As we approach my Ten-Year Reunion, the one which I will be unable to attend, I thought I would find something from my blog of topics to write about when otherwise unable to think of something to write about. So I decided to write about the place where spent most of my formative years: West Valley City, UT.
My family moved to the fledgling city in April 1983 after spending some time in Orem, UT. On our humble cul-de-sac off of Higate Avenue, the Eberhard family began to flourish, and expand. It was while living here that the youngsters of our family came along (Bill and Jen), and where I met some lifelong friends (Jeff, Brandon, Tyson, Travis, and Stephen, among others). I started my schooling at Whittier Elementary, which no longer stands as it did when I went. From Ms. Connelly in Kindergarten to Mrs. Gehmlich in 6th Grade, my seven years at Whittier built a nice foundation for whatever else was going to come in my life. Then onto Hunter Junior High School for three more years, and Hunter High School for another three years.
But what does this all have to do with the ol’ WVC? What made “Tha Westside” have that other places didn’t? I don’t really know. However, according to the 2000 census, West Valley City is the second largest city in Utah. A suburb of Salt Lake City, it has hosted all sorts of fancy things over the years, like my high school graduation at the
E Center Maverick Center, which also hosted some Olympic ice hockey.
Growing up in West Valley, there were plenty of things to do. Many summer nights as a kid were spent playing baseball in the street with the neighborhood kids, at least until Jackie called Jeff in for a bath every night. We flew kites at Hunter Park and Hunter Junior High, we rode the UTA bus down to Valley Fair Mall to hang out and eat some food court food or play Magic for hours upon hours, trading a Fork for a lot of Chronicles cards for some reason. Or we would walk down to the Reel Theatre in Magna because we were five minutes late for the bus. Or we’d just walk down to the Card Shop and spend even more time just hanging out and doing nothing. Also, many summer nights were spent watching my sisters kick some booty at softball, making up for my athletic difficiencies and then some. It was a different time back then; my parents never locked the door or worried when we were out late walking around.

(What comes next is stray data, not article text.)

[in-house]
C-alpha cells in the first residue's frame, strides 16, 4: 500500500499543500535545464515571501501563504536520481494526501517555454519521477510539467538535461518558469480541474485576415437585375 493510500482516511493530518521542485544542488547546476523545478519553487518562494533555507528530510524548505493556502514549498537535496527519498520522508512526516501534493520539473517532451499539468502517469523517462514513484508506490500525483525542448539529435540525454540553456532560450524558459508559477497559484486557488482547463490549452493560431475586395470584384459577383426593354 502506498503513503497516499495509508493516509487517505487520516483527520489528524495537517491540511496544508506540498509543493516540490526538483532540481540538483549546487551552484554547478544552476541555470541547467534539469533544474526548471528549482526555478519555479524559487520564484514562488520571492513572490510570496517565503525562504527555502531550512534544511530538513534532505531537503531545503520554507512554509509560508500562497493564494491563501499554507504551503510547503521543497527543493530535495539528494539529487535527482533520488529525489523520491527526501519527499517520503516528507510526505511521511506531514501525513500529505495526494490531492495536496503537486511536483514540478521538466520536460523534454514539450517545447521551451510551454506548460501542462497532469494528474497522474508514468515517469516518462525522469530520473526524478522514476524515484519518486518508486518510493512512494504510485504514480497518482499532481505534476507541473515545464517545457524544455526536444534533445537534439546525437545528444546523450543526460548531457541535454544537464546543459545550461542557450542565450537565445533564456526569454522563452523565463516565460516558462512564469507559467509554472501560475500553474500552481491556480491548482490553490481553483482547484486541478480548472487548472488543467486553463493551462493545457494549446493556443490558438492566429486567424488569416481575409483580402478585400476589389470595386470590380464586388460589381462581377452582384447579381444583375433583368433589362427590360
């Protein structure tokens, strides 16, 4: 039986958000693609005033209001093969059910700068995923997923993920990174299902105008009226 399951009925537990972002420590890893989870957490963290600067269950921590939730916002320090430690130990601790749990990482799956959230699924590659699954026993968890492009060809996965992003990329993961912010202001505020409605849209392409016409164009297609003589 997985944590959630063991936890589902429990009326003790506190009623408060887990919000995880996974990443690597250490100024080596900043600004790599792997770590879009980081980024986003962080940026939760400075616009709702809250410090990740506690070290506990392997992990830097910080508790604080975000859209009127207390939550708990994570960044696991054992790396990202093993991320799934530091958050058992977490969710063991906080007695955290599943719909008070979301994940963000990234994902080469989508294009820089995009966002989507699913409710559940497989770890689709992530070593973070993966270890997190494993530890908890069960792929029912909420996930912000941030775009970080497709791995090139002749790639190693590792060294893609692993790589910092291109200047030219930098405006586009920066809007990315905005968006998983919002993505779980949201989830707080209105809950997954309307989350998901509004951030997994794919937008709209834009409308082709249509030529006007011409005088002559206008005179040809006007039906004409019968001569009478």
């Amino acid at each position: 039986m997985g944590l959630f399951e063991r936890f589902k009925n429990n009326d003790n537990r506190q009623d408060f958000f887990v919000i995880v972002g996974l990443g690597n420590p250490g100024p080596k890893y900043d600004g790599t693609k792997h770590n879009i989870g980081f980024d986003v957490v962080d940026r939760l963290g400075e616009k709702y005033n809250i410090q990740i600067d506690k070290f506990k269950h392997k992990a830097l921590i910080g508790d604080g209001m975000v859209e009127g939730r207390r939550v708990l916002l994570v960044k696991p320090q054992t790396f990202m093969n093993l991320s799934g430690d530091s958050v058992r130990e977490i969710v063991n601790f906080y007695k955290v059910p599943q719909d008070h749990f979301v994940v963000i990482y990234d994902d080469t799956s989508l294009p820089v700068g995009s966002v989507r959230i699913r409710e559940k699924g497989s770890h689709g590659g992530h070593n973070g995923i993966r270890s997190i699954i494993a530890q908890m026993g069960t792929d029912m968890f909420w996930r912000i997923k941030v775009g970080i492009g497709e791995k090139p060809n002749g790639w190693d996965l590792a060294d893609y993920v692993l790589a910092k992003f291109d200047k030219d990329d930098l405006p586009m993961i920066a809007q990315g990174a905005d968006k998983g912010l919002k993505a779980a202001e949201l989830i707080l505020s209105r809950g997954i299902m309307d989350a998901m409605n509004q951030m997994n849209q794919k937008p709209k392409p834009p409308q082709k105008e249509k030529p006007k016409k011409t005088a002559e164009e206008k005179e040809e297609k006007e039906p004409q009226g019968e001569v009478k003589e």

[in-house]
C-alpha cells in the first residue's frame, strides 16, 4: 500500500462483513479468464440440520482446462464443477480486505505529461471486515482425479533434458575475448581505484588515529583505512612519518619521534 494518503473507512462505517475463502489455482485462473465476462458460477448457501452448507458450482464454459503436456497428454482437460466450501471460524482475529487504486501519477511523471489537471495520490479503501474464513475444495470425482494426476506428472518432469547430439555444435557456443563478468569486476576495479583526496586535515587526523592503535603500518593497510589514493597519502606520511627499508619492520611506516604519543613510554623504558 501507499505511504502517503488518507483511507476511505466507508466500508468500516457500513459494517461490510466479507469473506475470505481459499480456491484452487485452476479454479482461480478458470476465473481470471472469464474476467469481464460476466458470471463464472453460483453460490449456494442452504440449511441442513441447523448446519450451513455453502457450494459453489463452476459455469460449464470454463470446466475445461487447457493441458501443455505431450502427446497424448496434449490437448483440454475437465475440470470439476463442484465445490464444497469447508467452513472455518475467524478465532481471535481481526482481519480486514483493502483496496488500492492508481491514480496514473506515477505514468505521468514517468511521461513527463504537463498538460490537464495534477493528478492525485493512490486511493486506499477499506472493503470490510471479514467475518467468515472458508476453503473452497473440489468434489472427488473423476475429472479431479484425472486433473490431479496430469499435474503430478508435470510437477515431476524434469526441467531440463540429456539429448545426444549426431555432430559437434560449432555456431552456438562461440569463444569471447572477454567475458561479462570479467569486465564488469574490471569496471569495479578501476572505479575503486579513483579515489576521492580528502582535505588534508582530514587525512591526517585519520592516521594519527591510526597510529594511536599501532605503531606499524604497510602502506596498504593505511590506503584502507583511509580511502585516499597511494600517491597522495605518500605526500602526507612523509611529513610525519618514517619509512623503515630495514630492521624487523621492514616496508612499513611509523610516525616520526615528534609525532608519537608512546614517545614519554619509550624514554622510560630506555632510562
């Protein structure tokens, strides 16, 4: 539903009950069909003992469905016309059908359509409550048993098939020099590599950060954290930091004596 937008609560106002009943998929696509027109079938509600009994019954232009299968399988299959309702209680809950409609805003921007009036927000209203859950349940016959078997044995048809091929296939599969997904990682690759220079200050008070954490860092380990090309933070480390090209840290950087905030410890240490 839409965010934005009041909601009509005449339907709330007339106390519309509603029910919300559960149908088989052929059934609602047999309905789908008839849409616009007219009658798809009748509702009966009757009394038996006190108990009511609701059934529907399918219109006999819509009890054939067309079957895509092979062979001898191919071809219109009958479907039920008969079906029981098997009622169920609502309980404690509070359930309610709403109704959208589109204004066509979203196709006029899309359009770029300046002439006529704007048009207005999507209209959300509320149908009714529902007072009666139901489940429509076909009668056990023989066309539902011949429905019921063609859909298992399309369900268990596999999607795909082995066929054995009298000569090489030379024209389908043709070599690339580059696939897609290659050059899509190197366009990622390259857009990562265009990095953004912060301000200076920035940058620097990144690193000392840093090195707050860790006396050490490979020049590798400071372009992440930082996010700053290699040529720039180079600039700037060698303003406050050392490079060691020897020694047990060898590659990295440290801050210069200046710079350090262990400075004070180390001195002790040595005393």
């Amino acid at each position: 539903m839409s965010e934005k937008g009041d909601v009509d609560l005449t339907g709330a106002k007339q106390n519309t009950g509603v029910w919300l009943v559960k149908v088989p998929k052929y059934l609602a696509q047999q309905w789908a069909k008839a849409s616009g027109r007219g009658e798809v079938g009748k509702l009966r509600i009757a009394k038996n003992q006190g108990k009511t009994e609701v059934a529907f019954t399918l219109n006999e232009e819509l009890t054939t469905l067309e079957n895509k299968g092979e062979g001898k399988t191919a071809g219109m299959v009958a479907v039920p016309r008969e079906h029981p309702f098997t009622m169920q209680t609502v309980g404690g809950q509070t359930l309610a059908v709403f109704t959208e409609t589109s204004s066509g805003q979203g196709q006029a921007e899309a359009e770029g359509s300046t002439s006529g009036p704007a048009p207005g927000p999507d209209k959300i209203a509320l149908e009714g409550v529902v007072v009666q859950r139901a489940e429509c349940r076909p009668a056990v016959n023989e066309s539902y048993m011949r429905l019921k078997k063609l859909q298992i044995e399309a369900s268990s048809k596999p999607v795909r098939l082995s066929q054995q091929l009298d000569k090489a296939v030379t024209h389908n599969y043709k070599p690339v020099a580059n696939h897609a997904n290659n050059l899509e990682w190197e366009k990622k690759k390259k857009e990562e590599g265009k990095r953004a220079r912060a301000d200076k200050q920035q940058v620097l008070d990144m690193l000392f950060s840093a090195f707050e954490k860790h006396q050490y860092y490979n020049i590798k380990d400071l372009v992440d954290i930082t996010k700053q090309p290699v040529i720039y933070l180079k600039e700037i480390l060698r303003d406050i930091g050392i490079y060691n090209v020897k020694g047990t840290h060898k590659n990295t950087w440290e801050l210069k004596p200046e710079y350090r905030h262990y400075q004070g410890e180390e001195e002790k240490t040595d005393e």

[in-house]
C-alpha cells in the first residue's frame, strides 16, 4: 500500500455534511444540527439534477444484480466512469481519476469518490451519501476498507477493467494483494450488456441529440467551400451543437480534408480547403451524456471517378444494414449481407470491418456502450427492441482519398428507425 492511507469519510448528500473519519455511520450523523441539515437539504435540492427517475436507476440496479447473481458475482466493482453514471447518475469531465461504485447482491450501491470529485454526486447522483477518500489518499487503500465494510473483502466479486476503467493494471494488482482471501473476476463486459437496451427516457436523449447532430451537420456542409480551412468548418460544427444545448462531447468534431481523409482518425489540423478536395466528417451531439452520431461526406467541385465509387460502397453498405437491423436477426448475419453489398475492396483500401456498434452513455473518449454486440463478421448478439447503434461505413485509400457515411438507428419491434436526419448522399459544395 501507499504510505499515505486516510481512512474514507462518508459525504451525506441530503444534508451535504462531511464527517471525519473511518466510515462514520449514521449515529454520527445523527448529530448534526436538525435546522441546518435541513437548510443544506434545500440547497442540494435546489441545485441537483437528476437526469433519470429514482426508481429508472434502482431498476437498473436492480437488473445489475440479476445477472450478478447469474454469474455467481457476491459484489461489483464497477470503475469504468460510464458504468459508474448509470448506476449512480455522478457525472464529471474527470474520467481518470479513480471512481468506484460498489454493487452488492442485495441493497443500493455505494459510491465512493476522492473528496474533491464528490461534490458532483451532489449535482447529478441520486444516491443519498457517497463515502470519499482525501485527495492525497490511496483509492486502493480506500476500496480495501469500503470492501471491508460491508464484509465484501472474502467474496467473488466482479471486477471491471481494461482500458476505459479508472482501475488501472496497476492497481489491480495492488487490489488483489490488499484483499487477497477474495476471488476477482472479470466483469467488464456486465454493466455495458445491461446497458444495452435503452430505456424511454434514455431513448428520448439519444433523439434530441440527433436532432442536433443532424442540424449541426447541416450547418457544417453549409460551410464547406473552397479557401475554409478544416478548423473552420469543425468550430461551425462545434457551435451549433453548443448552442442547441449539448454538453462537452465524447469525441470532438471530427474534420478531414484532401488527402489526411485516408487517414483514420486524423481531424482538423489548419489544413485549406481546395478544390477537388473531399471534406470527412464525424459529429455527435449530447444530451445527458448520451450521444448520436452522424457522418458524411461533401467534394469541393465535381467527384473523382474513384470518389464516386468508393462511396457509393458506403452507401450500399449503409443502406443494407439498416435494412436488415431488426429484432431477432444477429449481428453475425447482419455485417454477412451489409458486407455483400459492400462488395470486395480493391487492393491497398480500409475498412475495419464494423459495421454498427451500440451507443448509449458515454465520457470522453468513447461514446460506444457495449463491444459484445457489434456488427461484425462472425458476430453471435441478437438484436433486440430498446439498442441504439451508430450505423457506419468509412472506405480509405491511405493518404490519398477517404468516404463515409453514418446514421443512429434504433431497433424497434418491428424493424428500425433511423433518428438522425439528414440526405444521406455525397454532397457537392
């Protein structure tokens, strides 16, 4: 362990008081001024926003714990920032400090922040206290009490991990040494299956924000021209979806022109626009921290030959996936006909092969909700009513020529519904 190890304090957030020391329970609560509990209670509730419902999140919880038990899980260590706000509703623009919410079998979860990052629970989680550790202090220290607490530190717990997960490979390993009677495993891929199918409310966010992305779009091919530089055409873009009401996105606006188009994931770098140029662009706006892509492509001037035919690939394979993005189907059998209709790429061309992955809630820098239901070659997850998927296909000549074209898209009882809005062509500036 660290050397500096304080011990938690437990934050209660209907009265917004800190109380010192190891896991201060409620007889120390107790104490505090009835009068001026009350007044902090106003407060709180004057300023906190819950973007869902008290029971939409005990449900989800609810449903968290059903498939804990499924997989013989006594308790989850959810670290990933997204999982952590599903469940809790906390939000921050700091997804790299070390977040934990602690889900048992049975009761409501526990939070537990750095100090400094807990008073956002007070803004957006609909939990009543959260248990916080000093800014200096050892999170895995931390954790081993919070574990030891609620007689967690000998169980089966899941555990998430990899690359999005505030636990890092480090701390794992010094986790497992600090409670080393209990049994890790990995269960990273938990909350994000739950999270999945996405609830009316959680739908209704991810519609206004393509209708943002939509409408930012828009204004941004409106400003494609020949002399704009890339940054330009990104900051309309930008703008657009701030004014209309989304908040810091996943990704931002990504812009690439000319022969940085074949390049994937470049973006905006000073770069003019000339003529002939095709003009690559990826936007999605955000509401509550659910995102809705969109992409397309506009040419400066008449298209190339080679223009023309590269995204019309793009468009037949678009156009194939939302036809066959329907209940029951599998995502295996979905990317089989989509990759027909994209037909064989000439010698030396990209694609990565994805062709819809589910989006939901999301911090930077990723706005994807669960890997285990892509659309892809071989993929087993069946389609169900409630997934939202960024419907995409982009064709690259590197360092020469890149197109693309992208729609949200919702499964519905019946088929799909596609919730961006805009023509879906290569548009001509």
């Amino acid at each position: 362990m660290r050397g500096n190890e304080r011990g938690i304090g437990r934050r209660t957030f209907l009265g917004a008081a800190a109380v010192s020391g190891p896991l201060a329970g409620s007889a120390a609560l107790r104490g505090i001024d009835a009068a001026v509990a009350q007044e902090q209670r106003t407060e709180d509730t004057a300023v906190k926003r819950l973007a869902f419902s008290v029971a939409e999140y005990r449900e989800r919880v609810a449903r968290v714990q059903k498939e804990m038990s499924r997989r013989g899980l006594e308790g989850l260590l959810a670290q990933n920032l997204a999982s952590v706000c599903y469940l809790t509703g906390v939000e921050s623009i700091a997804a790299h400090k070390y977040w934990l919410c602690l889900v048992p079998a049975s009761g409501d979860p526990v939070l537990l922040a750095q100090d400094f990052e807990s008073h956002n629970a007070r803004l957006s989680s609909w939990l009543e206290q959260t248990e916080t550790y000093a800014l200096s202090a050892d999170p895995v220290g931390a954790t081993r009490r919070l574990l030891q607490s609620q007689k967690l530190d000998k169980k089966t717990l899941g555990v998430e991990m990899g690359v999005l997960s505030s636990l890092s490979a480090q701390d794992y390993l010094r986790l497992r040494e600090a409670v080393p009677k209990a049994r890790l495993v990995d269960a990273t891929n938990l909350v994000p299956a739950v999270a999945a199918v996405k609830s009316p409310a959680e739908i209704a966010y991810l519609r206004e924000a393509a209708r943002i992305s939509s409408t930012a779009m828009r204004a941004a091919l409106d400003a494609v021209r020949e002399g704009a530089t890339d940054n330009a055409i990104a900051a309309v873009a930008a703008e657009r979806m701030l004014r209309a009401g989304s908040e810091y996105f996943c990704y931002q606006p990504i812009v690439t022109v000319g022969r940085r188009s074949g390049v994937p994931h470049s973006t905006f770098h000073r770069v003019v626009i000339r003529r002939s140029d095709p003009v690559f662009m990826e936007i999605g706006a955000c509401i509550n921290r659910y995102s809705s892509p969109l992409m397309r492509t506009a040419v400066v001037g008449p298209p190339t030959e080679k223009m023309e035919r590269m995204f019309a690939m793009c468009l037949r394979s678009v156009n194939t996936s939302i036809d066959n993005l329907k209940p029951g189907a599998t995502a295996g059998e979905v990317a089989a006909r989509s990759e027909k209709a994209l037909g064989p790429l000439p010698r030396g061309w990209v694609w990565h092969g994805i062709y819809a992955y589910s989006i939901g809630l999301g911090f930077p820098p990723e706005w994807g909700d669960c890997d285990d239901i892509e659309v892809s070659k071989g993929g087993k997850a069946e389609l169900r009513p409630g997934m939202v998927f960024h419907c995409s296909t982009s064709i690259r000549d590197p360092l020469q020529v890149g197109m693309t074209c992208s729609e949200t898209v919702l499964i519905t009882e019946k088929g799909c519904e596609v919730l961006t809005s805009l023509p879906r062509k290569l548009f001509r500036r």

The WVC has changed a lot since I was a kid. There are now about 17 Walmarts within three miles of my parents house. And you can find every single fast food chain restaurant, sometimes in duplicate within blocks of each other. Plus, along 3500 South, east of Bangerter Highway, it seems that the city has become a little more rundown than some of the other cities of the Valley.
Regardless of what becomes of my hometown, it will always be just that: my hometown. I enjoy visiting when I can, and checking out all of changes that seem to spring up every single time I am there. So for all the residents of the WVC, past, present, and future, it is, and was, a great place to grow up.